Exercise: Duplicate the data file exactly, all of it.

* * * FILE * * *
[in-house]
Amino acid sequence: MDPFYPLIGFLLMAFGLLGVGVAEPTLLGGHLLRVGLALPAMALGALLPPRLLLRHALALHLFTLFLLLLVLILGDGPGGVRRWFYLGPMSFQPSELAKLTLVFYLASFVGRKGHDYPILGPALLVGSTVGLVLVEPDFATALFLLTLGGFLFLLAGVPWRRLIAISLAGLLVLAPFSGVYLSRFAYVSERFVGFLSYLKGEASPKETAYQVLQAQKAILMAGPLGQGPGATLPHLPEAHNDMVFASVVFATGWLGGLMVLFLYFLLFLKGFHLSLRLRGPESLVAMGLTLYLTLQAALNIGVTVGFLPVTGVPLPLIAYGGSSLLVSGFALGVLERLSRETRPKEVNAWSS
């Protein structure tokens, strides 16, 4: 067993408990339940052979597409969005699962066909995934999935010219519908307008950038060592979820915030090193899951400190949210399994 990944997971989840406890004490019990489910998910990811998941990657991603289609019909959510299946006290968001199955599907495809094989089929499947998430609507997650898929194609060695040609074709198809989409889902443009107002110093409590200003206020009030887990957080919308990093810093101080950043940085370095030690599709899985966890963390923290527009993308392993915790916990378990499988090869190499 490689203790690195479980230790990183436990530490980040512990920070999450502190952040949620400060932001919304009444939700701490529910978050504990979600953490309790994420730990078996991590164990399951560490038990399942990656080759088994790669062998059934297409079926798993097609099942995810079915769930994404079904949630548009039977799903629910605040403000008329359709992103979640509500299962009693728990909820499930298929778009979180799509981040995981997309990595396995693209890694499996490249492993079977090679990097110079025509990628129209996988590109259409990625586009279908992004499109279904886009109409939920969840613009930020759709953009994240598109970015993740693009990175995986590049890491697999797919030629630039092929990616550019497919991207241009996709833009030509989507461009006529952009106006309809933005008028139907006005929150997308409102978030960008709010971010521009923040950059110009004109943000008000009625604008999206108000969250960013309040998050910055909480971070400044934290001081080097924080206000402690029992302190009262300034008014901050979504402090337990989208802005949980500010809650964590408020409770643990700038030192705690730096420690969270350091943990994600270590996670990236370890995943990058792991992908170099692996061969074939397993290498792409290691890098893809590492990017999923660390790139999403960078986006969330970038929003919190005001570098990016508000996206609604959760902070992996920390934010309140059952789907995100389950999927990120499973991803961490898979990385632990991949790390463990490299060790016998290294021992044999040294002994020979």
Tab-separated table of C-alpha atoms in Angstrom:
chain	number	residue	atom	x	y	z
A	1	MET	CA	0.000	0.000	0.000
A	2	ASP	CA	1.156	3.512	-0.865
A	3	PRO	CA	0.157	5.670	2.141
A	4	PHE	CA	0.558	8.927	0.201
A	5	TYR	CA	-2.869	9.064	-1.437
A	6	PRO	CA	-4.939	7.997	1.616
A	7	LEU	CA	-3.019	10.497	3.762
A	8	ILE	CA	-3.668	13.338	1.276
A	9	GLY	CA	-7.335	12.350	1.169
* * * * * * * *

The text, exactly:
[in-house]
Amino acid sequence: MDPFYPLIGFLLMAFGLLGVGVAEPTLLGGHLLRVGLALPAMALGALLPPRLLLRHALALHLFTLFLLLLVLILGDGPGGVRRWFYLGPMSFQPSELAKLTLVFYLASFVGRKGHDYPILGPALLVGSTVGLVLVEPDFATALFLLTLGGFLFLLAGVPWRRLIAISLAGLLVLAPFSGVYLSRFAYVSERFVGFLSYLKGEASPKETAYQVLQAQKAILMAGPLGQGPGATLPHLPEAHNDMVFASVVFATGWLGGLMVLFLYFLLFLKGFHLSLRLRGPESLVAMGLTLYLTLQAALNIGVTVGFLPVTGVPLPLIAYGGSSLLVSGFALGVLERLSRETRPKEVNAWSS
């Protein structure tokens, strides 16, 4: 067993408990339940052979597409969005699962066909995934999935010219519908307008950038060592979820915030090193899951400190949210399994 990944997971989840406890004490019990489910998910990811998941990657991603289609019909959510299946006290968001199955599907495809094989089929499947998430609507997650898929194609060695040609074709198809989409889902443009107002110093409590200003206020009030887990957080919308990093810093101080950043940085370095030690599709899985966890963390923290527009993308392993915790916990378990499988090869190499 490689203790690195479980230790990183436990530490980040512990920070999450502190952040949620400060932001919304009444939700701490529910978050504990979600953490309790994420730990078996991590164990399951560490038990399942990656080759088994790669062998059934297409079926798993097609099942995810079915769930994404079904949630548009039977799903629910605040403000008329359709992103979640509500299962009693728990909820499930298929778009979180799509981040995981997309990595396995693209890694499996490249492993079977090679990097110079025509990628129209996988590109259409990625586009279908992004499109279904886009109409939920969840613009930020759709953009994240598109970015993740693009990175995986590049890491697999797919030629630039092929990616550019497919991207241009996709833009030509989507461009006529952009106006309809933005008028139907006005929150997308409102978030960008709010971010521009923040950059110009004109943000008000009625604008999206108000969250960013309040998050910055909480971070400044934290001081080097924080206000402690029992302190009262300034008014901050979504402090337990989208802005949980500010809650964590408020409770643990700038030192705690730096420690969270350091943990994600270590996670990236370890995943990058792991992908170099692996061969074939397993290498792409290691890098893809590492990017999923660390790139999403960078986006969330970038929003919190005001570098990016508000996206609604959760902070992996920390934010309140059952789907995100389950999927990120499973991803961490898979990385632990991949790390463990490299060790016998290294021992044999040294002994020979």
Tab-separated table of C-alpha atoms in Angstrom:
chain	number	residue	atom	x	y	z
A	1	MET	CA	0.000	0.000	0.000
A	2	ASP	CA	1.156	3.512	-0.865
A	3	PRO	CA	0.157	5.670	2.141
A	4	PHE	CA	0.558	8.927	0.201
A	5	TYR	CA	-2.869	9.064	-1.437
A	6	PRO	CA	-4.939	7.997	1.616
A	7	LEU	CA	-3.019	10.497	3.762
A	8	ILE	CA	-3.668	13.338	1.276
A	9	GLY	CA	-7.335	12.350	1.169